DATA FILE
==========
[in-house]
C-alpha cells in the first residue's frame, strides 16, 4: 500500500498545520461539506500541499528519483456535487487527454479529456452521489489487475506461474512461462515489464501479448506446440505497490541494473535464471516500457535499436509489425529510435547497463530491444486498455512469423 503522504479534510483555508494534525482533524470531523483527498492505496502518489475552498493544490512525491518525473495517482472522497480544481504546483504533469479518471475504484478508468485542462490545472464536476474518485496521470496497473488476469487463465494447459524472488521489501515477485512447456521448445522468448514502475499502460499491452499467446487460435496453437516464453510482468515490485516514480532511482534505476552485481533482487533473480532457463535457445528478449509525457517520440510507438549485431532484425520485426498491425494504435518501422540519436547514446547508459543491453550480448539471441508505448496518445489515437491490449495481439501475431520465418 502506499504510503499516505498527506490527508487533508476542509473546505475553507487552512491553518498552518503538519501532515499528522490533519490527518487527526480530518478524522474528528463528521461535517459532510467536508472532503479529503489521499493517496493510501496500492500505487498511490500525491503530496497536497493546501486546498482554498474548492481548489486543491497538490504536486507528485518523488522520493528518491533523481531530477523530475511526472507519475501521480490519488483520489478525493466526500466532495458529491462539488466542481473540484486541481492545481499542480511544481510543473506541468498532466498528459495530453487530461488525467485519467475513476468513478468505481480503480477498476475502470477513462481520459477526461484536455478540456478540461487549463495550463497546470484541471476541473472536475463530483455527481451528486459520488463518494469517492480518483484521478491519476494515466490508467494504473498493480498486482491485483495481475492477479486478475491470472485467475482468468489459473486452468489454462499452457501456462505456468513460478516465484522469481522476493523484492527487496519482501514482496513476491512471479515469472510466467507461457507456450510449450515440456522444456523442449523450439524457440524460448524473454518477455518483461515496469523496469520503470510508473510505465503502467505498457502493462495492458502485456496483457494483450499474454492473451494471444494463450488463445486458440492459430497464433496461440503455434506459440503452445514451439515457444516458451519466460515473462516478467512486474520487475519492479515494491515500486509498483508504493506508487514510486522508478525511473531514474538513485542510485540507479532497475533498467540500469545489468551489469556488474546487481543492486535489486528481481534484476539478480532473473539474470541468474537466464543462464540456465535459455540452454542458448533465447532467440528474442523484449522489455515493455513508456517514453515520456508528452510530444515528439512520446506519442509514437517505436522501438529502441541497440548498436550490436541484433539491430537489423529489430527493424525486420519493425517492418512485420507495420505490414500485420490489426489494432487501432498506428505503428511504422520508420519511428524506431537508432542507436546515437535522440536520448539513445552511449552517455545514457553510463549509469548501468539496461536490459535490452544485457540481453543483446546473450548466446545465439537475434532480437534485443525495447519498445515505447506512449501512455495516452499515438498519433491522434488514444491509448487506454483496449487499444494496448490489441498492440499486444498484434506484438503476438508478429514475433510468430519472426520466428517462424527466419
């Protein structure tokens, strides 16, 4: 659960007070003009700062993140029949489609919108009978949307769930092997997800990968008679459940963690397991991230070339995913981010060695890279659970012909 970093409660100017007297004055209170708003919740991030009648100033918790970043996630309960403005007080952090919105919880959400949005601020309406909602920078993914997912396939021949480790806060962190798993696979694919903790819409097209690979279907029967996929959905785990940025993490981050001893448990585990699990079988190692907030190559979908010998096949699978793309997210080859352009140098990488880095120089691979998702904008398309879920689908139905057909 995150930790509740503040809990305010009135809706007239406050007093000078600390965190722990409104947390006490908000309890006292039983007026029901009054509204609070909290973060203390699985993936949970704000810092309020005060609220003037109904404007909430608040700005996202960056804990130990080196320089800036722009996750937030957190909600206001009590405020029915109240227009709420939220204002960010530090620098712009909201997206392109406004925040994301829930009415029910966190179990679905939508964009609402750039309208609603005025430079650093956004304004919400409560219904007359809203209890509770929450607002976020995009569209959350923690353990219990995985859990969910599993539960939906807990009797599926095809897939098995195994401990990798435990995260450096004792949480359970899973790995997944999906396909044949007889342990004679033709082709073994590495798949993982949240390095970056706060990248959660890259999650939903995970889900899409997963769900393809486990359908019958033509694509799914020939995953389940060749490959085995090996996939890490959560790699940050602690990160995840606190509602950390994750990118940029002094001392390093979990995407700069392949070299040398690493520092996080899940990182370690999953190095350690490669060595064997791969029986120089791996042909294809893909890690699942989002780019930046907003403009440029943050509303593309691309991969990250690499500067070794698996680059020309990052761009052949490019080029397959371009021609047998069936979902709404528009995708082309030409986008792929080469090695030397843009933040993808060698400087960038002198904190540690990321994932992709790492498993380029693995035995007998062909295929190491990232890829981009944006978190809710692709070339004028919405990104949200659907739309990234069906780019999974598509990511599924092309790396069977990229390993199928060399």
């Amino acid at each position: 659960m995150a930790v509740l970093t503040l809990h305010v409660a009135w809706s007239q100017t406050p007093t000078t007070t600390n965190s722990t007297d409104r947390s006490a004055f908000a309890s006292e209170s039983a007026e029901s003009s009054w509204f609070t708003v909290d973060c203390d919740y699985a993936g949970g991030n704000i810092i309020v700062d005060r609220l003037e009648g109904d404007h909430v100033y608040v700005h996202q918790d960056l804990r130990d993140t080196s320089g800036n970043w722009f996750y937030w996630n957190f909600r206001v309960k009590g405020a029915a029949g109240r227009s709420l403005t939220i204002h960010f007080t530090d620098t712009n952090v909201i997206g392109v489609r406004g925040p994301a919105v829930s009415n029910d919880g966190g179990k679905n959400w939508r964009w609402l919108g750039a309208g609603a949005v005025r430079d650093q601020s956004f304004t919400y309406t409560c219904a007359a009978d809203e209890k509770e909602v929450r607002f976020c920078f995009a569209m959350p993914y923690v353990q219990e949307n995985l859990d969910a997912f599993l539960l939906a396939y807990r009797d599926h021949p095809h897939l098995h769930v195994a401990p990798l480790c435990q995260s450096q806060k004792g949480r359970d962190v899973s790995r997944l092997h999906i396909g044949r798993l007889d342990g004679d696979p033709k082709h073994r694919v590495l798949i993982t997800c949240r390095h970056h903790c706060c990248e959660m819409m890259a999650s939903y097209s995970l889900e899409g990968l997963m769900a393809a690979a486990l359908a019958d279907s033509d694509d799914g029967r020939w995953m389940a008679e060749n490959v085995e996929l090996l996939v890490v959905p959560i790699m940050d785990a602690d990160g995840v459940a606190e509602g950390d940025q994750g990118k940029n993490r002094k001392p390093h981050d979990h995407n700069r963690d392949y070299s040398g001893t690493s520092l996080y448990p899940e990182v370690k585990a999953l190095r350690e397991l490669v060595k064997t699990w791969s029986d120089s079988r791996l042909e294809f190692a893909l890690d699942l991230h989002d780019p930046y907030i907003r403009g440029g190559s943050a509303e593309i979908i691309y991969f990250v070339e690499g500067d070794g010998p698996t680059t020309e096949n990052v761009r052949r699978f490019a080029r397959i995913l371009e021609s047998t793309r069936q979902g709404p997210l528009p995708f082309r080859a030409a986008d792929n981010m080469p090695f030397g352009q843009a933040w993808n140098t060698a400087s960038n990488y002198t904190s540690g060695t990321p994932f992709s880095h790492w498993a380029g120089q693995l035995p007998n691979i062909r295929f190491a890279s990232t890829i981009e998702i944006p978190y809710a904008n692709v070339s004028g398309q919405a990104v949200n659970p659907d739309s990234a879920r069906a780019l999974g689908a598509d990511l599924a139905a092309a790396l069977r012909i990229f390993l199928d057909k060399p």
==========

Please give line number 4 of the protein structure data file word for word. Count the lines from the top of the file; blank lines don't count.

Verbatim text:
């Amino acid at each position: 659960m995150a930790v509740l970093t503040l809990h305010v409660a009135w809706s007239q100017t406050p007093t000078t007070t600390n965190s722990t007297d409104r947390s006490a004055f908000a309890s006292e209170s039983a007026e029901s003009s009054w509204f609070t708003v909290d973060c203390d919740y699985a993936g949970g991030n704000i810092i309020v700062d005060r609220l003037e009648g109904d404007h909430v100033y608040v700005h996202q918790d960056l804990r130990d993140t080196s320089g800036n970043w722009f996750y937030w996630n957190f909600r206001v309960k009590g405020a029915a029949g109240r227009s709420l403005t939220i204002h960010f007080t530090d620098t712009n952090v909201i997206g392109v489609r406004g925040p994301a919105v829930s009415n029910d919880g966190g179990k679905n959400w939508r964009w609402l919108g750039a309208g609603a949005v005025r430079d650093q601020s956004f304004t919400y309406t409560c219904a007359a009978d809203e209890k509770e909602v929450r607002f976020c920078f995009a569209m959350p993914y923690v353990q219990e949307n995985l859990d969910a997912f599993l539960l939906a396939y807990r009797d599926h021949p095809h897939l098995h769930v195994a401990p990798l480790c435990q995260s450096q806060k004792g949480r359970d962190v899973s790995r997944l092997h999906i396909g044949r798993l007889d342990g004679d696979p033709k082709h073994r694919v590495l798949i993982t997800c949240r390095h970056h903790c706060c990248e959660m819409m890259a999650s939903y097209s995970l889900e899409g990968l997963m769900a393809a690979a486990l359908a019958d279907s033509d694509d799914g029967r020939w995953m389940a008679e060749n490959v085995e996929l090996l996939v890490v959905p959560i790699m940050d785990a602690d990160g995840v459940a606190e509602g950390d940025q994750g990118k940029n993490r002094k001392p390093h981050d979990h995407n700069r963690d392949y070299s040398g001893t690493s520092l996080y448990p899940e990182v370690k585990a999953l190095r350690e397991l490669v060595k064997t699990w791969s029986d120089s079988r791996l042909e294809f190692a893909l890690d699942l991230h989002d780019p930046y907030i907003r403009g440029g190559s943050a509303e593309i979908i691309y991969f990250v070339e690499g500067d070794g010998p698996t680059t020309e096949n990052v761009r052949r699978f490019a080029r397959i995913l371009e021609s047998t793309r069936q979902g709404p997210l528009p995708f082309r080859a030409a986008d792929n981010m080469p090695f030397g352009q843009a933040w993808n140098t060698a400087s960038n990488y002198t904190s540690g060695t990321p994932f992709s880095h790492w498993a380029g120089q693995l035995p007998n691979i062909r295929f190491a890279s990232t890829i981009e998702i944006p978190y809710a904008n692709v070339s004028g398309q919405a990104v949200n659970p659907d739309s990234a879920r069906a780019l999974g689908a598509d990511l599924a139905a092309a790396l069977r012909i990229f390993l199928d057909k060399p």